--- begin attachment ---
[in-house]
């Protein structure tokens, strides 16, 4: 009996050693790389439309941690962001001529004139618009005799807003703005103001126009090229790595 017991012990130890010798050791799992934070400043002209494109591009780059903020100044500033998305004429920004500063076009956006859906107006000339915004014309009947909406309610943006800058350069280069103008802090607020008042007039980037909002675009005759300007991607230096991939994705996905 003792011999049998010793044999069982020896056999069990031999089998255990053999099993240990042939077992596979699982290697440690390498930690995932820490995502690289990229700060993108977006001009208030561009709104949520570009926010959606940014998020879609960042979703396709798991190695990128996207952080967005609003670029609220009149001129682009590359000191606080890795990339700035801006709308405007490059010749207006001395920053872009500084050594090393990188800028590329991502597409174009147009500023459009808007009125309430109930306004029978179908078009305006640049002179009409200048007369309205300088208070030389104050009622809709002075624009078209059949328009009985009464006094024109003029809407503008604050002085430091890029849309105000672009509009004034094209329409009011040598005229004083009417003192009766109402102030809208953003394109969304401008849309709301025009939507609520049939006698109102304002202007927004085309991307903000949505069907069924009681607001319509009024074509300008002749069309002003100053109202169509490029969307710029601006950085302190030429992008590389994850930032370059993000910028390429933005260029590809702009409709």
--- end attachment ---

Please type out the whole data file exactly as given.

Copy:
[in-house]
């Protein structure tokens, strides 16, 4: 009996050693790389439309941690962001001529004139618009005799807003703005103001126009090229790595 017991012990130890010798050791799992934070400043002209494109591009780059903020100044500033998305004429920004500063076009956006859906107006000339915004014309009947909406309610943006800058350069280069103008802090607020008042007039980037909002675009005759300007991607230096991939994705996905 003792011999049998010793044999069982020896056999069990031999089998255990053999099993240990042939077992596979699982290697440690390498930690995932820490995502690289990229700060993108977006001009208030561009709104949520570009926010959606940014998020879609960042979703396709798991190695990128996207952080967005609003670029609220009149001129682009590359000191606080890795990339700035801006709308405007490059010749207006001395920053872009500084050594090393990188800028590329991502597409174009147009500023459009808007009125309430109930306004029978179908078009305006640049002179009409200048007369309205300088208070030389104050009622809709002075624009078209059949328009009985009464006094024109003029809407503008604050002085430091890029849309105000672009509009004034094209329409009011040598005229004083009417003192009766109402102030809208953003394109969304401008849309709301025009939507609520049939006698109102304002202007927004085309991307903000949505069907069924009681607001319509009024074509300008002749069309002003100053109202169509490029969307710029601006950085302190030429992008590389994850930032370059993000910028390429933005260029590809702009409709």